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CPU virtualization involves a single CPU acting as if it were two separate CPUs. In effect, this is like running two separate computers on a single physical machine. Perhaps the most common reason for doing this is to run two different operating systems on one machine.
The CPU, or central processing unit, is arguably the most important component of the computer. It is the part of the computer which physically carries out the instructions of the applications which run on the computer. The CPU is often known simply as a chip or microchip.
The way in which the CPU interacts with applications is determined by the computer's operating system. The best known operating systems are Microsoft Windows®, Mac OS® and various open-source systems under the Linux banner. In principle a CPU can only operate one operating system at a time. It is possible to install more then one system on a computer's hard drive, but normally only one can be running at a time.
The aim of CPU virtualization is to make a CPU run in the same way that two separate CPUs would run. A very simplified explanation of how this is done is that virtualization software is set up in a way that it, and it alone, communicates directly with the CPU. Everything else which happens on the computer passes through the software. The software then splits its communications with the rest of the computer as if it were connected to two different CPUs.
One use of CPU virtualization is to allow two different operating systems to run at once. As an example, an Apple computer could use virtualization to run a version of Windows® as well, allowing the user to run Windows®-only applications. Similarly a Linux-based computer could run Windows® through virtualization. It's also possible to use CPU virtualization to run Windows® on a Mac® or Linux PC, or to run Mac OS® and Linux at the same time.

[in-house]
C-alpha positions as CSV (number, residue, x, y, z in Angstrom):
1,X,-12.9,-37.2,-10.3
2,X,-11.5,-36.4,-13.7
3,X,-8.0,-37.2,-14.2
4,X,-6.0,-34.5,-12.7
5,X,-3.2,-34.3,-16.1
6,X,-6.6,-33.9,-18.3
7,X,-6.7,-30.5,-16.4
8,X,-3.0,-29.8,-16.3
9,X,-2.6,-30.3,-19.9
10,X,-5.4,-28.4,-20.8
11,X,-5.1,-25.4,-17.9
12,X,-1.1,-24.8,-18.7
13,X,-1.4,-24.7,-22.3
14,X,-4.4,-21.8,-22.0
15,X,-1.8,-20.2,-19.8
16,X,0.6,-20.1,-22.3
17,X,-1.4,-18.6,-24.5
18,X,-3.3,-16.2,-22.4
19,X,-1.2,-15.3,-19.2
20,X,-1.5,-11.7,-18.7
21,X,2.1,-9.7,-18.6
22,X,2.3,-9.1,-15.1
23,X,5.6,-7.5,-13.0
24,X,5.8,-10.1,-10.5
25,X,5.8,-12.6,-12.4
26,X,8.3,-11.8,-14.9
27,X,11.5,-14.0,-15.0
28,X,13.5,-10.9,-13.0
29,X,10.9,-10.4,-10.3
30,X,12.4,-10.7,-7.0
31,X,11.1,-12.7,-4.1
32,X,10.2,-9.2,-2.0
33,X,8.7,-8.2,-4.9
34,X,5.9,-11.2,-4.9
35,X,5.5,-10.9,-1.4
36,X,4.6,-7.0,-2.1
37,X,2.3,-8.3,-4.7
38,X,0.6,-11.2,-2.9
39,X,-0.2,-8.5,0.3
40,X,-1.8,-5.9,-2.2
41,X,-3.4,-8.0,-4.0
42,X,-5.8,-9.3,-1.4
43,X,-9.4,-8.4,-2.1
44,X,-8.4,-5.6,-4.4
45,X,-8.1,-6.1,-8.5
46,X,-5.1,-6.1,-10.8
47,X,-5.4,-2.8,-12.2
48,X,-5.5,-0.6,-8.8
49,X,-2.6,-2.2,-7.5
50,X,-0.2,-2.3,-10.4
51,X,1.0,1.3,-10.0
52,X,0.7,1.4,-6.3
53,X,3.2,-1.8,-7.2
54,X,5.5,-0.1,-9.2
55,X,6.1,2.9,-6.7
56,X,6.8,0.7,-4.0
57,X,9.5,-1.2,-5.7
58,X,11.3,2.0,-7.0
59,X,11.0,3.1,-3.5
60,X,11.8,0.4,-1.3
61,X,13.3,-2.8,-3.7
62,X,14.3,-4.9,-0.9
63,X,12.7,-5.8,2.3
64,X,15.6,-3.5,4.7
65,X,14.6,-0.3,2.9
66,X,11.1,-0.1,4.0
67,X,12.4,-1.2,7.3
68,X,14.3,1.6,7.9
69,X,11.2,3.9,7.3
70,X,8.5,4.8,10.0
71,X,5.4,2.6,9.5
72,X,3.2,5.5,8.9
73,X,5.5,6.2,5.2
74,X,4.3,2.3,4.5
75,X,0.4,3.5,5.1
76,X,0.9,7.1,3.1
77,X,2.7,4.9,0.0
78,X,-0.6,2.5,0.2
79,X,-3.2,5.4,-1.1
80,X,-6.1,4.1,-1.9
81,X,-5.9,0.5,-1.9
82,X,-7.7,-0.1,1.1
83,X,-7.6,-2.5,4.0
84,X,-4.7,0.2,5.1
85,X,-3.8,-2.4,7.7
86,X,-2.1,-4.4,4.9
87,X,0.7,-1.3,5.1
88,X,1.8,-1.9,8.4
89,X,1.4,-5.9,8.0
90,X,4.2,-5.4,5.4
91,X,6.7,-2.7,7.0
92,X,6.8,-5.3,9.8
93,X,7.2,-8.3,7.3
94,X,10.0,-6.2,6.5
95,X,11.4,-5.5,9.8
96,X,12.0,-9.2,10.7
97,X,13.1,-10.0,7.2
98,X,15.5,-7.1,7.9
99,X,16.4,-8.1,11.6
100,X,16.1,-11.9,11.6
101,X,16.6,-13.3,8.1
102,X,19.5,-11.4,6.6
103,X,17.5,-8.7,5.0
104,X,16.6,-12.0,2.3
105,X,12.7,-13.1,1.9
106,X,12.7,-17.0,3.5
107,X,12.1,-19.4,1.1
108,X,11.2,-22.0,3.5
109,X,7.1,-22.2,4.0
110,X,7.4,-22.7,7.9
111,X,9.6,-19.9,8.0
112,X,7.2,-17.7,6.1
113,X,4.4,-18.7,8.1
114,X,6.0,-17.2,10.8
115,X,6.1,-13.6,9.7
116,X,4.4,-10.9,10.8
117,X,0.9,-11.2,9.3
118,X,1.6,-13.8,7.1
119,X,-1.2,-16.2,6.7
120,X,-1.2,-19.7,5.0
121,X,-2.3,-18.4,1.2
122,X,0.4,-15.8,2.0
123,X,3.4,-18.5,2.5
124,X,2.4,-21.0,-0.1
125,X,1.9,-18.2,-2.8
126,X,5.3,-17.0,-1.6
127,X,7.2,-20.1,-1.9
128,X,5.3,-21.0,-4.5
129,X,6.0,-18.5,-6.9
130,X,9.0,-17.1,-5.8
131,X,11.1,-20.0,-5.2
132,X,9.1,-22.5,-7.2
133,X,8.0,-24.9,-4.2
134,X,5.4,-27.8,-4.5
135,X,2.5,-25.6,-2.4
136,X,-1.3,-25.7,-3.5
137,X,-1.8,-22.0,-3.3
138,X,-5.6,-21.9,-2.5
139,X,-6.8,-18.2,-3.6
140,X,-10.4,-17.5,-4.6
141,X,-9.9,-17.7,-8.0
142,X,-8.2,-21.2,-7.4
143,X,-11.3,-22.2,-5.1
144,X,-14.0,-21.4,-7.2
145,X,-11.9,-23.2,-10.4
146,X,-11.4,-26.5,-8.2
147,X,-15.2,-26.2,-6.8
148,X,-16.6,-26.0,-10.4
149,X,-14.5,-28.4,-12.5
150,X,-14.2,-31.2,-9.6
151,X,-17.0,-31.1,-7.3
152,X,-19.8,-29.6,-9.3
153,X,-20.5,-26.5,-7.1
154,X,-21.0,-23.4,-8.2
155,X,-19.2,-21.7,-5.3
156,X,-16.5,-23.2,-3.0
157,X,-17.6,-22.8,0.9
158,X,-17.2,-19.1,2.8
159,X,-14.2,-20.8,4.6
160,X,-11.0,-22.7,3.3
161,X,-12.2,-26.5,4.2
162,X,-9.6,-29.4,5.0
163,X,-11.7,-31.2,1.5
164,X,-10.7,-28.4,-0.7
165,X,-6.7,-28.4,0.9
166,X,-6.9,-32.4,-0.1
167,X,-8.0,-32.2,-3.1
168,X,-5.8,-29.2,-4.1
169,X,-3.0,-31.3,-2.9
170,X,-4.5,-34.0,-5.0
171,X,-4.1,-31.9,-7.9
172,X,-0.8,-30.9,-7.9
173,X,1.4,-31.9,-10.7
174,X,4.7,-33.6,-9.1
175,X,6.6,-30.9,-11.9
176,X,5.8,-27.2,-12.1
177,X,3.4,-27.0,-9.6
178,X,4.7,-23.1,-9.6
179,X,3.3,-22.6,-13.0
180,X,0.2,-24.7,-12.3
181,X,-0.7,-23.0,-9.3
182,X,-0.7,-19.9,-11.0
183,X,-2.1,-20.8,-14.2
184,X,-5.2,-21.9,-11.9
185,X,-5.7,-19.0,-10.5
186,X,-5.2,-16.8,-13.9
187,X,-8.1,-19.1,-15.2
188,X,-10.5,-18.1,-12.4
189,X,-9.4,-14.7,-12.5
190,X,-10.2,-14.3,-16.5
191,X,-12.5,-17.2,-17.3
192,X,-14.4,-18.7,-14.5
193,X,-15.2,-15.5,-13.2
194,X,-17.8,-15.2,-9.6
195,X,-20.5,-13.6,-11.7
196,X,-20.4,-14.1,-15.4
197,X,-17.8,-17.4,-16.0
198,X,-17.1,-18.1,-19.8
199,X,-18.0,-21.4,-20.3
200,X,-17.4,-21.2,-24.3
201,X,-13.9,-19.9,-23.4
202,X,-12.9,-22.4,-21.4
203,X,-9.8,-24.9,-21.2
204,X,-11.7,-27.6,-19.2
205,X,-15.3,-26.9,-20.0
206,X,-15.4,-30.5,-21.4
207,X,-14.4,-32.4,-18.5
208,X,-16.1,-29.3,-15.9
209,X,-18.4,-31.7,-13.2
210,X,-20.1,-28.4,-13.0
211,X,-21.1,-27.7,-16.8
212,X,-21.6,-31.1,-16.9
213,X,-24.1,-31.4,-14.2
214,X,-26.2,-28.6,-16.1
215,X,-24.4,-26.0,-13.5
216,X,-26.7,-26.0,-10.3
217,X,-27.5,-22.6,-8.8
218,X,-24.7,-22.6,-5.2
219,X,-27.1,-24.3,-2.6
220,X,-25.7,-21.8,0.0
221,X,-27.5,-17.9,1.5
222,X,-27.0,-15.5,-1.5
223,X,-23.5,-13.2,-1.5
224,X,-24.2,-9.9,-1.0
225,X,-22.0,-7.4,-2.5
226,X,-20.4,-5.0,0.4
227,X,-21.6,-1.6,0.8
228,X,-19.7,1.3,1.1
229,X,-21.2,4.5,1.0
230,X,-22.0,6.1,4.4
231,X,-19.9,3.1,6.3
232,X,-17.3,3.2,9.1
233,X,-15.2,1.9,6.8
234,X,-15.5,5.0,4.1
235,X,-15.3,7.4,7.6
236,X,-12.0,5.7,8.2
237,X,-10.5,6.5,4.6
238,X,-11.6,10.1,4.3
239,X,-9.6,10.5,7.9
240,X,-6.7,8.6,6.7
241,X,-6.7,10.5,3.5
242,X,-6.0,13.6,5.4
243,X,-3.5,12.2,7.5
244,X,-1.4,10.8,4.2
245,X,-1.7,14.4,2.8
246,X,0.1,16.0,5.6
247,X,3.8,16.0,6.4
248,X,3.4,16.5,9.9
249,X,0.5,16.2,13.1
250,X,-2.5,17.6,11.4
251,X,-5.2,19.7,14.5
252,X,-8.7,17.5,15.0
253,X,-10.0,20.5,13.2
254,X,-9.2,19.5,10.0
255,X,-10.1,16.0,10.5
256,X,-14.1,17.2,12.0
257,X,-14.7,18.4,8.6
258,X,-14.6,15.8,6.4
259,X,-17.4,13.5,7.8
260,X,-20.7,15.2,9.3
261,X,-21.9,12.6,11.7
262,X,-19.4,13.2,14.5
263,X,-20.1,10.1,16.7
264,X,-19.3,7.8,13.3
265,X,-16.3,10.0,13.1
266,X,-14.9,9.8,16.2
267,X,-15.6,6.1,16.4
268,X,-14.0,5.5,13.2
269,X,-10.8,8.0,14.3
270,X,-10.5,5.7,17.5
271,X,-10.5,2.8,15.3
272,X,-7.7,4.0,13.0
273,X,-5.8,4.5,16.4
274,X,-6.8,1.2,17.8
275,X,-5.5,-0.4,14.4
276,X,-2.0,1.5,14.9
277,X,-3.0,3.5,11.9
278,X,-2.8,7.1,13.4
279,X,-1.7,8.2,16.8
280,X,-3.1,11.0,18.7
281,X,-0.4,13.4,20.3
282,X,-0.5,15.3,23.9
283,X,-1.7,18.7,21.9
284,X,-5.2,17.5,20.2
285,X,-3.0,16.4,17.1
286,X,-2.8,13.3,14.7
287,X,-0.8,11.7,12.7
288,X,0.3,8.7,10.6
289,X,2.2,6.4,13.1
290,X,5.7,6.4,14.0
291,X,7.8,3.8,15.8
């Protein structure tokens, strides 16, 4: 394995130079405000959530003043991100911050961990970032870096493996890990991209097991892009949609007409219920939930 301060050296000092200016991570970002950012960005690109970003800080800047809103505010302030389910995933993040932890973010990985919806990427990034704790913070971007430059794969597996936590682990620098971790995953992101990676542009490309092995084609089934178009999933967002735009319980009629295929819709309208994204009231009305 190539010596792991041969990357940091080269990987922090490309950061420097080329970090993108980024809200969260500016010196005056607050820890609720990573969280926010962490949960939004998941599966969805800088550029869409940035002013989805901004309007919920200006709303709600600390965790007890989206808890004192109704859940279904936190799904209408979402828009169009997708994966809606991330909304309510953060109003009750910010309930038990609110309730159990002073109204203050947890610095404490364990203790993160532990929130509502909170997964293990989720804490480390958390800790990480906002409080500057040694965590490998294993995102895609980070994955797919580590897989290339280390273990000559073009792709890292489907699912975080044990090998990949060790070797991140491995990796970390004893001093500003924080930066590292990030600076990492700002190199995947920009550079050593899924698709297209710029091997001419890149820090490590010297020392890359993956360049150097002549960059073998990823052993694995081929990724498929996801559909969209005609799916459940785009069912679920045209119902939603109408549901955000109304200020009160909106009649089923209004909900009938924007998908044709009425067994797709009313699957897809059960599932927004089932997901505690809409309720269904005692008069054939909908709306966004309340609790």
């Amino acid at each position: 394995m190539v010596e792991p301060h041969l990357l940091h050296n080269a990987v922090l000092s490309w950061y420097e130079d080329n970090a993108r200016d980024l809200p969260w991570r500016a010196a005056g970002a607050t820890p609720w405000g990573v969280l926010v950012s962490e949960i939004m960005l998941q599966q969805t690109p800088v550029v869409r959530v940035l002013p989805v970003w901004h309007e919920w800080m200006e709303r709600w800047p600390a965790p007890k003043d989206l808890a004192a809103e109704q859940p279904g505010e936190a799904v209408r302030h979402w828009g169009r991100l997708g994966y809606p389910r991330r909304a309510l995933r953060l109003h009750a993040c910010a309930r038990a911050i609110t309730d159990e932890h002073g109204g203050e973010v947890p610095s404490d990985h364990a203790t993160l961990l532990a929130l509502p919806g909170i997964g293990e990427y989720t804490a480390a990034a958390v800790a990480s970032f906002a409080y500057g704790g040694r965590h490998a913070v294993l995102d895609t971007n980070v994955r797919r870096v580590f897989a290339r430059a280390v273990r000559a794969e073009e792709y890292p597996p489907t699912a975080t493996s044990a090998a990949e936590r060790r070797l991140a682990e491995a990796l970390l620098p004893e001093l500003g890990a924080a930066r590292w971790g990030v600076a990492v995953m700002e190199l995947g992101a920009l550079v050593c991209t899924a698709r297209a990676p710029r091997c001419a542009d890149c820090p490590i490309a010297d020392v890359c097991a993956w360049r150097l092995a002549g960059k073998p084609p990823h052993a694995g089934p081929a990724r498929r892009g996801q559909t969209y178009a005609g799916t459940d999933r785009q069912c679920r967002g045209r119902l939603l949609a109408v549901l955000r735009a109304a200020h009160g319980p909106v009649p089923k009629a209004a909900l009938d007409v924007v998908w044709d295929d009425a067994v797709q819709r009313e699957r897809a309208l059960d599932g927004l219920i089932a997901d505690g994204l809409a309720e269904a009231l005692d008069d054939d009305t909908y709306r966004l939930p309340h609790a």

Another benefit of virtualization is to allow a single computer to be used by multiple people at once. This would work by one machine with a CPU running virtualization software, and the machine then connecting to multiple "desks," each with a keyboard, mouse and monitor. Each user would then be running their own copy of the operating system through the same CPU. This set-up is particularly popular in locations such as schools in developing markets where budgets are tight. It works best where the users are mainly running applications with relatively low processing demands such as web browsing and word processing.
CPU virtualization should not be confused with multitasking or hyperthreading. Multitasking is simply the act of running more than one application at a time. Every modern operating system allows this to be done on a single CPU, though technically only one application is dealt with at any particular moment. Hyperthreading is where compatible CPUs can run specially written applications in a way that carries out two actions at the same time.
For whatever reason, the Apple Macintosh is very, very good at this. Running Windows on a Mac is something that has been a common practice for years -- a fact that has no doubt calmed the concerns of some people who want to move to a Mac but are concerned about losing their Windows software.
The virtualization on Macs has been so good, in fact, that Windows runs very fast rather than bogged down like you might expect. That's some good work.
Of course, I still prefer my Windows machine, but Windows 8 might just cause some people to start looking elsewhere.
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